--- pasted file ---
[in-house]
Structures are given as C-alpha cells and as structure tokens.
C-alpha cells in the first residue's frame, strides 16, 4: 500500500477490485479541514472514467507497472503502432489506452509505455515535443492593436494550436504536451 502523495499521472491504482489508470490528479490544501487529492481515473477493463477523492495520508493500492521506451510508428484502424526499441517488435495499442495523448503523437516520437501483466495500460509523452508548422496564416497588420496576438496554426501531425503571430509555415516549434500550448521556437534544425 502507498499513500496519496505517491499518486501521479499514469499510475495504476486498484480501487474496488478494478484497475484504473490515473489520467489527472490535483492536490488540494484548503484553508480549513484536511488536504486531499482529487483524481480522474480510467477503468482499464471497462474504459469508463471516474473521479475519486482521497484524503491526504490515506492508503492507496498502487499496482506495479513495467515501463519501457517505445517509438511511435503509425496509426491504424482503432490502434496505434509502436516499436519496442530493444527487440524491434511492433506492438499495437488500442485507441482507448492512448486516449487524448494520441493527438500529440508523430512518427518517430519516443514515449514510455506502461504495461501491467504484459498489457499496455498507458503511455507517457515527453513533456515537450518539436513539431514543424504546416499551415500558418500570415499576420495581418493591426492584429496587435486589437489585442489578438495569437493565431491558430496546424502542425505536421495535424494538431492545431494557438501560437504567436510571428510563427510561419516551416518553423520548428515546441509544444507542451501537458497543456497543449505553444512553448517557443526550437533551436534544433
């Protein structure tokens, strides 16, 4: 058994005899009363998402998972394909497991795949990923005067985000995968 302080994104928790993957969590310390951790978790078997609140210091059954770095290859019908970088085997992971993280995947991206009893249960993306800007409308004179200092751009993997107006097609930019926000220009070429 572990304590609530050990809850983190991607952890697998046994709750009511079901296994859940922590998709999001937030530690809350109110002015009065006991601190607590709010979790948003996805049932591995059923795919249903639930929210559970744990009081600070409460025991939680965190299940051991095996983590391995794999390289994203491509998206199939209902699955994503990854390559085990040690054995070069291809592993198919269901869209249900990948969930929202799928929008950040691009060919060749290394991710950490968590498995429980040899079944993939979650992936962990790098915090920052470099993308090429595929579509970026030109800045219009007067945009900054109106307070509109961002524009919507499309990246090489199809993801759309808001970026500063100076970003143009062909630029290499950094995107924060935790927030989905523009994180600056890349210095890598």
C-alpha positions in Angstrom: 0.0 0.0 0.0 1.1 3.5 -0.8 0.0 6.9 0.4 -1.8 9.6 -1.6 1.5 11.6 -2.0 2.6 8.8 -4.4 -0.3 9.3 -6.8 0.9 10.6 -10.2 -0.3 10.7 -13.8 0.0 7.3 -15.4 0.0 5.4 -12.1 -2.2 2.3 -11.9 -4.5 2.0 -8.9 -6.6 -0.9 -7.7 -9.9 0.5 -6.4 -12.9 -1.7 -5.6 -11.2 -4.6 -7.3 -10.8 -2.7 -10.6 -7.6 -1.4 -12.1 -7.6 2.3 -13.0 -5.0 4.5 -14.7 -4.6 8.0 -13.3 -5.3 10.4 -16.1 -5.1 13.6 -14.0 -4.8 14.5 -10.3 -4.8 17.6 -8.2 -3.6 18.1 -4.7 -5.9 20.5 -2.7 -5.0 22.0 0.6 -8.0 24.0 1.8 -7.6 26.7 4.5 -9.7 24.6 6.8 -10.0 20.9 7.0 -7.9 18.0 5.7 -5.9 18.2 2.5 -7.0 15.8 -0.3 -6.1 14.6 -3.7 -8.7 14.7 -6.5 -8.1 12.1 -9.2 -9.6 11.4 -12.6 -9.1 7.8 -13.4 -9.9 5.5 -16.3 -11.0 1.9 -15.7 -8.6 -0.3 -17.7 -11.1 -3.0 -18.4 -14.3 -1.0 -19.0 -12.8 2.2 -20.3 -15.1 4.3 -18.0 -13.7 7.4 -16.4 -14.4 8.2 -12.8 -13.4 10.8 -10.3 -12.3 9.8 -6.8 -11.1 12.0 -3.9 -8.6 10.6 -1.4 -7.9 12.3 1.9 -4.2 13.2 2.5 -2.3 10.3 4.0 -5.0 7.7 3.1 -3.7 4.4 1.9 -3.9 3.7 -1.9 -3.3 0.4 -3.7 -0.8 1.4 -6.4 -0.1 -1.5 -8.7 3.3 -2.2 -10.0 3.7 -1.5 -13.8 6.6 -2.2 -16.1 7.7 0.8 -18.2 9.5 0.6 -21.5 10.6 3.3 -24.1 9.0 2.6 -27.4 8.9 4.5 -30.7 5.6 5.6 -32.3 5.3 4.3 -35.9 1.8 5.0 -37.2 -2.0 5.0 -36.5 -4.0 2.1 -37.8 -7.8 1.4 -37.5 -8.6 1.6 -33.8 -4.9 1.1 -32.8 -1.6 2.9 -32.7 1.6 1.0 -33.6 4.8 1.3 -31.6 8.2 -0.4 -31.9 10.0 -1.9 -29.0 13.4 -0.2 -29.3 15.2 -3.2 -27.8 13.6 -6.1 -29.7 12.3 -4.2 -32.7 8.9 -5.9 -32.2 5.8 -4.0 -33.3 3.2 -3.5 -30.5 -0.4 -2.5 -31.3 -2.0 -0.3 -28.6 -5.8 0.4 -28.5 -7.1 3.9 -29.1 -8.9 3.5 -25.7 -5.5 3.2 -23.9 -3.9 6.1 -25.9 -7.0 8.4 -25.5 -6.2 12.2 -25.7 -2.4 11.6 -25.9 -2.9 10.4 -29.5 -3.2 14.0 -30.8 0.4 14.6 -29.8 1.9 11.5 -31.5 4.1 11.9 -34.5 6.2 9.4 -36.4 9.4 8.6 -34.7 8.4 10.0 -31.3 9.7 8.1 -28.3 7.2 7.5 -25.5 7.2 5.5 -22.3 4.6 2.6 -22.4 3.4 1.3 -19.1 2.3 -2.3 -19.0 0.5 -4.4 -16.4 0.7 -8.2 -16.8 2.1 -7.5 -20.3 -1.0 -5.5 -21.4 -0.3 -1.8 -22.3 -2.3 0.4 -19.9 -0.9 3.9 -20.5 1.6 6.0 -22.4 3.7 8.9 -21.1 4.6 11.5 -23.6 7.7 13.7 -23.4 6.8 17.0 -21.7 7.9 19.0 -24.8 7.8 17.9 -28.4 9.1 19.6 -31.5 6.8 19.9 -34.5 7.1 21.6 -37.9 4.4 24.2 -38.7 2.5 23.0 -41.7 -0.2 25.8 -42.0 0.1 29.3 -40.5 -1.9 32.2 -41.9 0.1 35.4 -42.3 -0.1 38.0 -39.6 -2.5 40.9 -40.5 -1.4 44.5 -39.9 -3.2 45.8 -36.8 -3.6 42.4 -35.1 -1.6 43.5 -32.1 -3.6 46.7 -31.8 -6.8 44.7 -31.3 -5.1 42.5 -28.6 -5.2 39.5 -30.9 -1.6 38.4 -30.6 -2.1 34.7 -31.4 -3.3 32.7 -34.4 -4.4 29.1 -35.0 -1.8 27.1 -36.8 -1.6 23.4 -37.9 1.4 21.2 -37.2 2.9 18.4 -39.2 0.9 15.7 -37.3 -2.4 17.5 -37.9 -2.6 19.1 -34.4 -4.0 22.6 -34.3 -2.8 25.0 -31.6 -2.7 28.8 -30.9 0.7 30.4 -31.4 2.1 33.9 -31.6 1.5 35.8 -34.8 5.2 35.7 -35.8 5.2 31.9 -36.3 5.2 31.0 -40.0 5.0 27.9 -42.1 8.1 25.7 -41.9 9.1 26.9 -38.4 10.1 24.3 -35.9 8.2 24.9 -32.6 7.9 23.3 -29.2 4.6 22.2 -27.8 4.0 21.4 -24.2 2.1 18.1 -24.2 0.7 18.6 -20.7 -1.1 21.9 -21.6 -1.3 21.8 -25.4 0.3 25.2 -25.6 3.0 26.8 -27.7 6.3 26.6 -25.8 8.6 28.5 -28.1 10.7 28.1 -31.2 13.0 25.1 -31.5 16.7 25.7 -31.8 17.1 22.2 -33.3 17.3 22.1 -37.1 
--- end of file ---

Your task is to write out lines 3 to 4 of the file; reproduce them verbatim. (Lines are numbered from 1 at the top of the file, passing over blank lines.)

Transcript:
C-alpha cells in the first residue's frame, strides 16, 4: 500500500477490485479541514472514467507497472503502432489506452509505455515535443492593436494550436504536451 502523495499521472491504482489508470490528479490544501487529492481515473477493463477523492495520508493500492521506451510508428484502424526499441517488435495499442495523448503523437516520437501483466495500460509523452508548422496564416497588420496576438496554426501531425503571430509555415516549434500550448521556437534544425 502507498499513500496519496505517491499518486501521479499514469499510475495504476486498484480501487474496488478494478484497475484504473490515473489520467489527472490535483492536490488540494484548503484553508480549513484536511488536504486531499482529487483524481480522474480510467477503468482499464471497462474504459469508463471516474473521479475519486482521497484524503491526504490515506492508503492507496498502487499496482506495479513495467515501463519501457517505445517509438511511435503509425496509426491504424482503432490502434496505434509502436516499436519496442530493444527487440524491434511492433506492438499495437488500442485507441482507448492512448486516449487524448494520441493527438500529440508523430512518427518517430519516443514515449514510455506502461504495461501491467504484459498489457499496455498507458503511455507517457515527453513533456515537450518539436513539431514543424504546416499551415500558418500570415499576420495581418493591426492584429496587435486589437489585442489578438495569437493565431491558430496546424502542425505536421495535424494538431492545431494557438501560437504567436510571428510563427510561419516551416518553423520548428515546441509544444507542451501537458497543456497543449505553444512553448517557443526550437533551436534544433
């Protein structure tokens, strides 16, 4: 058994005899009363998402998972394909497991795949990923005067985000995968 302080994104928790993957969590310390951790978790078997609140210091059954770095290859019908970088085997992971993280995947991206009893249960993306800007409308004179200092751009993997107006097609930019926000220009070429 572990304590609530050990809850983190991607952890697998046994709750009511079901296994859940922590998709999001937030530690809350109110002015009065006991601190607590709010979790948003996805049932591995059923795919249903639930929210559970744990009081600070409460025991939680965190299940051991095996983590391995794999390289994203491509998206199939209902699955994503990854390559085990040690054995070069291809592993198919269901869209249900990948969930929202799928929008950040691009060919060749290394991710950490968590498995429980040899079944993939979650992936962990790098915090920052470099993308090429595929579509970026030109800045219009007067945009900054109106307070509109961002524009919507499309990246090489199809993801759309808001970026500063100076970003143009062909630029290499950094995107924060935790927030989905523009994180600056890349210095890598």